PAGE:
How To Save Layered Files
With Photoshop Elements

When making changes to a photo I always work in Layers. This is a tip explaining how to save Layered files in Photoshop Elements. This way you have maximum flexibility to change your image while still preserving the original state of the document. And I name those Layers so I can remember what I did to them. I never touch the Background Layer. That way I can always go back to how the photo was originally.

As soon as I open the image I press Control (Mac: Command) + J to make a new duplicate Layer to work on. Some people say the J stands for Jump as in “Jump a New Layer to the Top”. I don’t know about that, but I do know that it creates a new duplicate Layer named Layer 1 above the Background Layer.

Now I can make changes to the new Layer without affecting the Background Layer. If I want to run the Shadow/Highlight command on it, I would double-click on it’s name in the Layers palette (Layer 1) and rename it to something descriptive like "shad/hilite".


Double-click on the name "Layer 1" in the Layers palette to highlight it. Now you can type in whatever name you want to give the Layer.

Then maybe I would make a new Levels Adjustment Layer, and then a Hue/Saturation Adjustment Layer.

If I use the Clone Stamp Tool. I create a new blank Layer to put my cloning changes on.

Now I have a multi-layered document with the original state of the image still intact on the Background Layer.

To save this Layered file I go under the File menu and choose Save As… From the Save As dialog box I select Photoshop from the Format drop-down field. That will automatically put a .psd extension after the name of my photo. Then I click the Save button.

Photoshop Elements save as dialog box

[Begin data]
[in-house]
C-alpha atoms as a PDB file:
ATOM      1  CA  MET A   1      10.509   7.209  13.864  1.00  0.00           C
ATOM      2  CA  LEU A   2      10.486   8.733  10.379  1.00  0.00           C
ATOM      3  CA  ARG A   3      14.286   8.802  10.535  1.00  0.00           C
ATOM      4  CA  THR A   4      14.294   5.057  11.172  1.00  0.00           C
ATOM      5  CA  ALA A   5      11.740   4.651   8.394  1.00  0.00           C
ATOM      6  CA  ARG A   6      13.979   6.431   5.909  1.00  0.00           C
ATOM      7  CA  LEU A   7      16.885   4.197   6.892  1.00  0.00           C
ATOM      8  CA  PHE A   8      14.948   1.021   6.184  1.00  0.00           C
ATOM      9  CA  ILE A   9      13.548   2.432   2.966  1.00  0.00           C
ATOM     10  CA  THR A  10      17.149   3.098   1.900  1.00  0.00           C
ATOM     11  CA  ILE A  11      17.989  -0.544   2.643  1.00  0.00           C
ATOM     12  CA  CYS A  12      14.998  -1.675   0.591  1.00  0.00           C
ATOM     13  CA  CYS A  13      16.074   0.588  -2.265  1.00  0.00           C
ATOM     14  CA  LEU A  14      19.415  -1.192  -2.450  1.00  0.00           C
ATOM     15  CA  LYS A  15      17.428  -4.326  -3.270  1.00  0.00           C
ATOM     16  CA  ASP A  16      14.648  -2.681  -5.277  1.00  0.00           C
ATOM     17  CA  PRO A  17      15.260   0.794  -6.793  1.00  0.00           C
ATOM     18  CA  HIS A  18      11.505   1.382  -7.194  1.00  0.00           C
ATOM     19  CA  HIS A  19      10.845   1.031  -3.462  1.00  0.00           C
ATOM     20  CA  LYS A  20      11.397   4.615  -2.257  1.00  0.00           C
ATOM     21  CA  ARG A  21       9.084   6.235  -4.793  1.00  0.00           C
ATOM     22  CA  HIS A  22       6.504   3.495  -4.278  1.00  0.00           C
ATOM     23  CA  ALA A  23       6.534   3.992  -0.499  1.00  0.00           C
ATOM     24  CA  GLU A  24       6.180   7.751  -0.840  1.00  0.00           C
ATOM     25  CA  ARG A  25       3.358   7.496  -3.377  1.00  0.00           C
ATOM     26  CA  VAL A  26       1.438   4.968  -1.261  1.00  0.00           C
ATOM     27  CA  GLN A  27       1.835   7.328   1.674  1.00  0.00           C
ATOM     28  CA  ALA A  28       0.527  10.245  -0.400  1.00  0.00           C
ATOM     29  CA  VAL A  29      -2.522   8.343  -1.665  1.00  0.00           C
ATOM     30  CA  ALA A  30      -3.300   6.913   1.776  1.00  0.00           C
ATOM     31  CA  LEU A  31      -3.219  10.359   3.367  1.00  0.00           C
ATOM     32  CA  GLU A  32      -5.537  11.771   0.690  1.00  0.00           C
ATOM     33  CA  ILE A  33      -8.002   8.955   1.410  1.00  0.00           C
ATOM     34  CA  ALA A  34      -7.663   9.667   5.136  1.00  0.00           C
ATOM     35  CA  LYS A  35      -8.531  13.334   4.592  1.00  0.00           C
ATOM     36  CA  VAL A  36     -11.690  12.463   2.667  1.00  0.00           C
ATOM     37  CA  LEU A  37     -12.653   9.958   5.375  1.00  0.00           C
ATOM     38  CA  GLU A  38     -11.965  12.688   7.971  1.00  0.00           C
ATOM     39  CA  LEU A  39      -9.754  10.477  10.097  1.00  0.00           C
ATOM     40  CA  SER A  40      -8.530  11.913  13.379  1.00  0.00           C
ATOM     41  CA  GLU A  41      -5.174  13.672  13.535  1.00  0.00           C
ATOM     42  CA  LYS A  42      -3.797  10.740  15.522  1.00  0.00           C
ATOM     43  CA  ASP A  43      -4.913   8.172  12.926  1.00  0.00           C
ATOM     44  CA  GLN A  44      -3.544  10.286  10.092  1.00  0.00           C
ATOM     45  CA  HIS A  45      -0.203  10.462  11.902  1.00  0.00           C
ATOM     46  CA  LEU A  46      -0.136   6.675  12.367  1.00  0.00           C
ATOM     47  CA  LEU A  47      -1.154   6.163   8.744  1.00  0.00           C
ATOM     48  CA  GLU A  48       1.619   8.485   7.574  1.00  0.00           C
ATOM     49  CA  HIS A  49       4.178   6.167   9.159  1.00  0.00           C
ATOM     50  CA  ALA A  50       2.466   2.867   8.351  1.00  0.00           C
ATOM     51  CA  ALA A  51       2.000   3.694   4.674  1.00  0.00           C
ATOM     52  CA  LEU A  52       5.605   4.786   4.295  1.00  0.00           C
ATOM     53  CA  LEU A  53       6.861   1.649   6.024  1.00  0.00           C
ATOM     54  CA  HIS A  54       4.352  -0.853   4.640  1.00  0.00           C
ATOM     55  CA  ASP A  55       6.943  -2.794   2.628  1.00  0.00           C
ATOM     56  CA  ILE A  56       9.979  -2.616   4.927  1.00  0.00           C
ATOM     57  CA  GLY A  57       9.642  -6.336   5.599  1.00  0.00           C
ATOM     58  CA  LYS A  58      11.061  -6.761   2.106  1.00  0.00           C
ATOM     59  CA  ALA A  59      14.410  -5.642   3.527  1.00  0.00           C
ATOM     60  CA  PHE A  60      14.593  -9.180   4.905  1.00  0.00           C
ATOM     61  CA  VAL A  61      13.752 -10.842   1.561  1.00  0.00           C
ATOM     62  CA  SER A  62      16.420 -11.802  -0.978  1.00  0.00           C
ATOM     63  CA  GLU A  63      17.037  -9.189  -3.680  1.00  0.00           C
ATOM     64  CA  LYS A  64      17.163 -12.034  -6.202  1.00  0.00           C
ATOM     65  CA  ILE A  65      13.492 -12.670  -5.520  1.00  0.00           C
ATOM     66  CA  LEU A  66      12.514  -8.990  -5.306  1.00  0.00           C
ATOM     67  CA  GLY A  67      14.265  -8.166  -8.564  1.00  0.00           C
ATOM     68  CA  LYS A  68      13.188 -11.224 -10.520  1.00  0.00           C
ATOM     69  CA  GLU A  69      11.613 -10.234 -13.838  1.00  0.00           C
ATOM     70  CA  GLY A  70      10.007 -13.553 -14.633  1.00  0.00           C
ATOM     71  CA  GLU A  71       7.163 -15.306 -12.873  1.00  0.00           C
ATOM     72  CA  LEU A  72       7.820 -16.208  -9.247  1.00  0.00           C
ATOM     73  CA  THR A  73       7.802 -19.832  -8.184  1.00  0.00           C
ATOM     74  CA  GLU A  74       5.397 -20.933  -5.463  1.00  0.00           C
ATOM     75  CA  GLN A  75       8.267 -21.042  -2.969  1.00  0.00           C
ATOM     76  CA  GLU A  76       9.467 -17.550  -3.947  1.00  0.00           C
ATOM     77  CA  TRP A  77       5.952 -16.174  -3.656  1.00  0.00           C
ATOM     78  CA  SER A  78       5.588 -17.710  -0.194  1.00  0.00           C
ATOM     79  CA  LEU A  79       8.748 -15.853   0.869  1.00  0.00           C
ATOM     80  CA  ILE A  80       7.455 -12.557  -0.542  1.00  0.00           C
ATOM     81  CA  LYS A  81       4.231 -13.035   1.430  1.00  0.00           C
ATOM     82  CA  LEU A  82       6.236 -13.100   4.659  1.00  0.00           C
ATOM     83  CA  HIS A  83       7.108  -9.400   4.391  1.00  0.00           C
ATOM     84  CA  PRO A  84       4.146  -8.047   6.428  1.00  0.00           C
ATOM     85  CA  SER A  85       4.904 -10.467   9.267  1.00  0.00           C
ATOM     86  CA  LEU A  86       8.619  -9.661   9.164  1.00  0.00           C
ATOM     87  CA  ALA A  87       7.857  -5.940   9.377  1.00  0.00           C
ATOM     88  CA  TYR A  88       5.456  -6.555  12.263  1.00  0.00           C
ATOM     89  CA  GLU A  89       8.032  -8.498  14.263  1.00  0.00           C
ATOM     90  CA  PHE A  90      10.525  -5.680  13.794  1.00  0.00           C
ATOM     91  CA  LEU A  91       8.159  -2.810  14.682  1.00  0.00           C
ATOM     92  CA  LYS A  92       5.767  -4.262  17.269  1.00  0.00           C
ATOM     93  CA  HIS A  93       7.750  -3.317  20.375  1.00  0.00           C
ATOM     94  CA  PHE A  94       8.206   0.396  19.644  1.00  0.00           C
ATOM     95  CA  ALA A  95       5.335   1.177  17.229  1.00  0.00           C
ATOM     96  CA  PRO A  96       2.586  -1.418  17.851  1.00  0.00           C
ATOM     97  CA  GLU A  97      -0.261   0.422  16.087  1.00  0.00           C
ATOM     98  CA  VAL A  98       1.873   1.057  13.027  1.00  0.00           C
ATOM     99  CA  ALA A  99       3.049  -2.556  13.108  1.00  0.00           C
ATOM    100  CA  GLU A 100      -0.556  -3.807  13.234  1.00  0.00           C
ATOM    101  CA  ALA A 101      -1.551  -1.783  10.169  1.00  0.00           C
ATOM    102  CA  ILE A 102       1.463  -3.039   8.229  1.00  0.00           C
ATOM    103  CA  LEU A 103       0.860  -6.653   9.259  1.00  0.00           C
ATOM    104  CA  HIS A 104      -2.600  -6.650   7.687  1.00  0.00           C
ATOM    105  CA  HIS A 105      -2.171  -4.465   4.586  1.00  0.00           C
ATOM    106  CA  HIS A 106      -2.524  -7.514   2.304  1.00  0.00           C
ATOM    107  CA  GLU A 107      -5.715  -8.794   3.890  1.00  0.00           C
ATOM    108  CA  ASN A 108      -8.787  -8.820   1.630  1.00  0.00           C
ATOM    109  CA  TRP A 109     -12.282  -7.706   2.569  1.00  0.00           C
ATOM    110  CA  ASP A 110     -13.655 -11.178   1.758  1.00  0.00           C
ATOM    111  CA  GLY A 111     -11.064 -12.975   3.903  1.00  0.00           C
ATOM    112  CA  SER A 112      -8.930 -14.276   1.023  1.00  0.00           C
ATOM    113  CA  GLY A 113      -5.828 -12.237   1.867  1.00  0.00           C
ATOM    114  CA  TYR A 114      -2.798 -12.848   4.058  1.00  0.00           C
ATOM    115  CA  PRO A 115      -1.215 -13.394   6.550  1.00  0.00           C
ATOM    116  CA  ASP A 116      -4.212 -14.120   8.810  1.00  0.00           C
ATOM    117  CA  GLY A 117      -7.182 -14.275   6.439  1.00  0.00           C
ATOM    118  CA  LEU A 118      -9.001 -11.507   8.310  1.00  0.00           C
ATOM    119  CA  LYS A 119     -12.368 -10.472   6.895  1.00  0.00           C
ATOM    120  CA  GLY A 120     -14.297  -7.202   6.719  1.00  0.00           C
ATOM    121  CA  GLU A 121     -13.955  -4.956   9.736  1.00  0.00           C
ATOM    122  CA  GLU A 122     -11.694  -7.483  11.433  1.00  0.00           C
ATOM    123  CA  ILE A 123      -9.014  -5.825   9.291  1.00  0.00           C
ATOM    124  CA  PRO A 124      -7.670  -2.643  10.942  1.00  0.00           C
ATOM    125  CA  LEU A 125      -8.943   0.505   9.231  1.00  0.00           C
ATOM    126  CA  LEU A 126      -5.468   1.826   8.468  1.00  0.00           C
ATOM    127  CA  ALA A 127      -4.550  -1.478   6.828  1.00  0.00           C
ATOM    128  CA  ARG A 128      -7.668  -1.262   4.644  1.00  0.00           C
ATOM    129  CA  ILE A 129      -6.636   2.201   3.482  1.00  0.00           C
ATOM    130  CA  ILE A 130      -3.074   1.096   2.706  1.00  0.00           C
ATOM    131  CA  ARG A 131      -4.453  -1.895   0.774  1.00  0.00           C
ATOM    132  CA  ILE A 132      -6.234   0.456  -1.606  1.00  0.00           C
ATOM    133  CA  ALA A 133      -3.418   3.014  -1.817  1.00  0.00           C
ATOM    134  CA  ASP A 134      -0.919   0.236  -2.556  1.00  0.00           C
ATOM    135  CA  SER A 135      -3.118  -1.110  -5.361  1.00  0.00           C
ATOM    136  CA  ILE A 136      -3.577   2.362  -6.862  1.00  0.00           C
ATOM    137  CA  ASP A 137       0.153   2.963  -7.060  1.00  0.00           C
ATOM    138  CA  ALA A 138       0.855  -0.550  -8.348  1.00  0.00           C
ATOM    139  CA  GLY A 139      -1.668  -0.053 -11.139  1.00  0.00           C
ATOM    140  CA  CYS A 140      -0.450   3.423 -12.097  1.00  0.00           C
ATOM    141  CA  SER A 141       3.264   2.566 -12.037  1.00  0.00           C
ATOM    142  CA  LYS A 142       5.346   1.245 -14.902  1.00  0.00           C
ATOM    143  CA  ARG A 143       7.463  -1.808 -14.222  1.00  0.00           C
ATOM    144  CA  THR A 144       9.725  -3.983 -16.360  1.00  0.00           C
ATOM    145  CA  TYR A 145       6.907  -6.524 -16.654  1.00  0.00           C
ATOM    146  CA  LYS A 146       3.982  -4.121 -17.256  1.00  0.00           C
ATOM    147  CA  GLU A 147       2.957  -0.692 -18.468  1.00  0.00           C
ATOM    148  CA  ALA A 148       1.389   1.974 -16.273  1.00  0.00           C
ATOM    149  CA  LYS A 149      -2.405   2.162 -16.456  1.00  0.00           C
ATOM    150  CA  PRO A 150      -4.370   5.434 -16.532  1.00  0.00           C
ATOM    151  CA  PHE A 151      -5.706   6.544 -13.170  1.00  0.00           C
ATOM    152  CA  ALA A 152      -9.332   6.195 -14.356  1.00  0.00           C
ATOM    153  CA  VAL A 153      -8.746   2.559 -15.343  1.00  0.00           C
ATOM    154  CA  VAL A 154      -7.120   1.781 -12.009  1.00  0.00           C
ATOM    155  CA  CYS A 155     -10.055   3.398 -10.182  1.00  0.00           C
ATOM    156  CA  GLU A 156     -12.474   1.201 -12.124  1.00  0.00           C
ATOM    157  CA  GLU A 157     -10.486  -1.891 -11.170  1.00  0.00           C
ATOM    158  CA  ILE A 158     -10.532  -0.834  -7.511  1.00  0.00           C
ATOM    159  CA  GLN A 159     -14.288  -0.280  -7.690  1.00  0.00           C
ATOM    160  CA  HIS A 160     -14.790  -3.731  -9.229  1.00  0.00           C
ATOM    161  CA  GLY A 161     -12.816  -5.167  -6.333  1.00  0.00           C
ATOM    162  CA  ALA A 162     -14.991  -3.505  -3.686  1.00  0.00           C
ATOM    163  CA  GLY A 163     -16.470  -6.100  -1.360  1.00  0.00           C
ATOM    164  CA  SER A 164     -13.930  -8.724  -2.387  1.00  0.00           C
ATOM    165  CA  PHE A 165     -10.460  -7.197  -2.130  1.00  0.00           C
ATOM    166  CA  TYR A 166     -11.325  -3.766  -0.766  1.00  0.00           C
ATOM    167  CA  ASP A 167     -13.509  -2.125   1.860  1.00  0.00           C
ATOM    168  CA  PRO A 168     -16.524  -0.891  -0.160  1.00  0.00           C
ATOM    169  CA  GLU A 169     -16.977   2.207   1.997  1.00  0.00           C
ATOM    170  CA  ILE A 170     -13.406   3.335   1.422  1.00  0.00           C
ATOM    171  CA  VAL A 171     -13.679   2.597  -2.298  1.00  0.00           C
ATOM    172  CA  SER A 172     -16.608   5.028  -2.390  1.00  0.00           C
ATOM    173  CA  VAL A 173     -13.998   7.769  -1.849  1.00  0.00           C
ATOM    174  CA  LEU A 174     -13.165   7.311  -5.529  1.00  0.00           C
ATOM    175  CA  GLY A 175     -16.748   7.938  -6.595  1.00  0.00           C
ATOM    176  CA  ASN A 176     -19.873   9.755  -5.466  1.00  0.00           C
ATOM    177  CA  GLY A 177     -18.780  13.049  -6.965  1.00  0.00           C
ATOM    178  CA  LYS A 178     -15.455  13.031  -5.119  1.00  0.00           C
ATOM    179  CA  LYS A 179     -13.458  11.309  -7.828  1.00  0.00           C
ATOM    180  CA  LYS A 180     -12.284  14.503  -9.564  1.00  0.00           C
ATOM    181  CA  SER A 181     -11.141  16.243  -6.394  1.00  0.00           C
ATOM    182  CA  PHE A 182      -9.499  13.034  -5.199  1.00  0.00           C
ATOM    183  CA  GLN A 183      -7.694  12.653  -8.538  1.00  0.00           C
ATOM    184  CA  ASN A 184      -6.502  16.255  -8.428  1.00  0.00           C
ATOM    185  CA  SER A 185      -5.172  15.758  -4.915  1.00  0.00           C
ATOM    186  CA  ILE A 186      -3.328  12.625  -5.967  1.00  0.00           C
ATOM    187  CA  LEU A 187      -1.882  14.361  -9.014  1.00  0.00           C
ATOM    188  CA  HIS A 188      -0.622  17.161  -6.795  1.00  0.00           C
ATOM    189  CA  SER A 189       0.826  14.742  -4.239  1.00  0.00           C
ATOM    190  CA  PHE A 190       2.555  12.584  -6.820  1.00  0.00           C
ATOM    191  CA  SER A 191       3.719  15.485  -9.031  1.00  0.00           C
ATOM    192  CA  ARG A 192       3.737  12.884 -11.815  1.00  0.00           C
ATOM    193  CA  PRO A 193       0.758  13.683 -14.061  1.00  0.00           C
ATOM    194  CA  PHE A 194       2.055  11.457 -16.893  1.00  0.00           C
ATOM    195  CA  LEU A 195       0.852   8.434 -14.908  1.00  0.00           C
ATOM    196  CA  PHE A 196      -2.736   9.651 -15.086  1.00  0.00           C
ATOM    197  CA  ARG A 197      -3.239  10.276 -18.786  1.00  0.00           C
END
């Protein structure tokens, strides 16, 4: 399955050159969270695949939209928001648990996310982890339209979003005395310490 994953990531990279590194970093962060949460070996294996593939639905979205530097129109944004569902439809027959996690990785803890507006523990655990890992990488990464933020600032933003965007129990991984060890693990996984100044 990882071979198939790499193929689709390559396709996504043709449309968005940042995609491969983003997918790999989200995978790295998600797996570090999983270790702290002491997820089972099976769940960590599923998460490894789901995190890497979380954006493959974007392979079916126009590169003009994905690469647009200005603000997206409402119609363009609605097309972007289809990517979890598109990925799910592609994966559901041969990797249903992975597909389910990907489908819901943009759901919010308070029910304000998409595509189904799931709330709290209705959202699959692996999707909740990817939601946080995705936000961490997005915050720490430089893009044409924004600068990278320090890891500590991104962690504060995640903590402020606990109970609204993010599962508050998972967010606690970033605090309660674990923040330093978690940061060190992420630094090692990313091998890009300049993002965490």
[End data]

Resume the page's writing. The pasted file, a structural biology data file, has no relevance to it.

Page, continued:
In the Save As dialog box do the following. A. Check the Layers box so that the layers are saved with the image. Check the Embed Color Profile box so the colors are displayed correctly. B. Choose Photoshop from the Format field. C. Use this field to navigate to the place where you want to save the file. D. A .psd extension will be added when you choose Photoshop from the Format field in item B.

At this point I have two images. My original un-altered image and the one I just created by doing a Save As command which has all the Layers I created. I consider this my Master file.

With my new .psd file still open I go to the Layers palette and from the drop-down menu on the right side of the palette I choose Flatten Image. When I do this all the Layers are merged down into the Background Layer.

Photoshop Elements Flatten Layers


Click on the little white triangle in the top-right corner of the Layers palette and choose Flatten Image from the drop-down menu.


After choosing Flatten Image all your Layers will be merged down into one Background layer. Now it looks just like when you first opened the file except all of your changes are now applied to the file.

Again I go under the File menu and choose Save As… But this time from the Save As dialog box I navigate to where my original image is located and I select the same format as my original image from the Format drop-down field. Click the Save button. A warning will appear saying that an item with that name already exists in this location and do you want to replace it with the one you are saving. Click on the Replace button.

My original file has now been replaced by the newly altered image. Now I have two different images. A multi-layered file and a single-layer file. If I want to make additional changes to the photo I open my .psd file with all the Layers in it where I can add new Layers or alter the existing Layers, or delete any of the Layers. But remember the original Background Layer is there just how this photo was before I ever touched it, so if I want I can get rid of all the Layers I created and start over from the very beginning.

If I do make additional changes to the Master file, I just go under the File menu and choose Save when I am done. Then I flatten the Layers and go under the File menu and choose Save As and save over the last version of my Final Altered file by giving it the same name and location as the old Final Altered file.

I hope you found this tip on how to save Layered files helpful. If you have a Photoshop Elements tip you would like to share, go to the bottom of the tips page and submit your tip for the benefit of all to see.


Until next time,

Rick



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